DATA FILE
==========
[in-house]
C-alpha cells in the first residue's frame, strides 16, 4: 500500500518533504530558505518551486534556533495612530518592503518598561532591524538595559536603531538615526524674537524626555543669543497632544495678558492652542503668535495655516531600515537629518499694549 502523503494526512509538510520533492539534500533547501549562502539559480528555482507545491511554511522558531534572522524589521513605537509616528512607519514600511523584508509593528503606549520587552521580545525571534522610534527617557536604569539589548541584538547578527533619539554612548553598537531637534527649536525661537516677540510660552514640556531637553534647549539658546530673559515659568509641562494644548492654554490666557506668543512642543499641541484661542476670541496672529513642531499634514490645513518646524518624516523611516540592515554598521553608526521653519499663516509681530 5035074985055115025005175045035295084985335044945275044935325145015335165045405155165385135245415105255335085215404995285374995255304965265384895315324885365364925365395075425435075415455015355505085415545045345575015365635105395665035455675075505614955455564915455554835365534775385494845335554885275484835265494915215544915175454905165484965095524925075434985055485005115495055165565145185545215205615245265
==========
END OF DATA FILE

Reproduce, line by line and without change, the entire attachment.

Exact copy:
[in-house]
C-alpha cells in the first residue's frame, strides 16, 4: 500500500518533504530558505518551486534556533495612530518592503518598561532591524538595559536603531538615526524674537524626555543669543497632544495678558492652542503668535495655516531600515537629518499694549 502523503494526512509538510520533492539534500533547501549562502539559480528555482507545491511554511522558531534572522524589521513605537509616528512607519514600511523584508509593528503606549520587552521580545525571534522610534527617557536604569539589548541584538547578527533619539554612548553598537531637534527649536525661537516677540510660552514640556531637553534647549539658546530673559515659568509641562494644548492654554490666557506668543512642543499641541484661542476670541496672529513642531499634514490645513518646524518624516523611516540592515554598521553608526521653519499663516509681530 5035074985055115025005175045035295084985335044945275044935325145015335165045405155165385135245415105255335085215404995285374995255304965265384895315324885365364925365395075425435075415455015355505085415545045345575015365635105395665035455675075505614955455564915455554835365534775385494845335554885275484835265494915215544915175454905165484965095524925075434985055485005115495055165565145185545215205615245265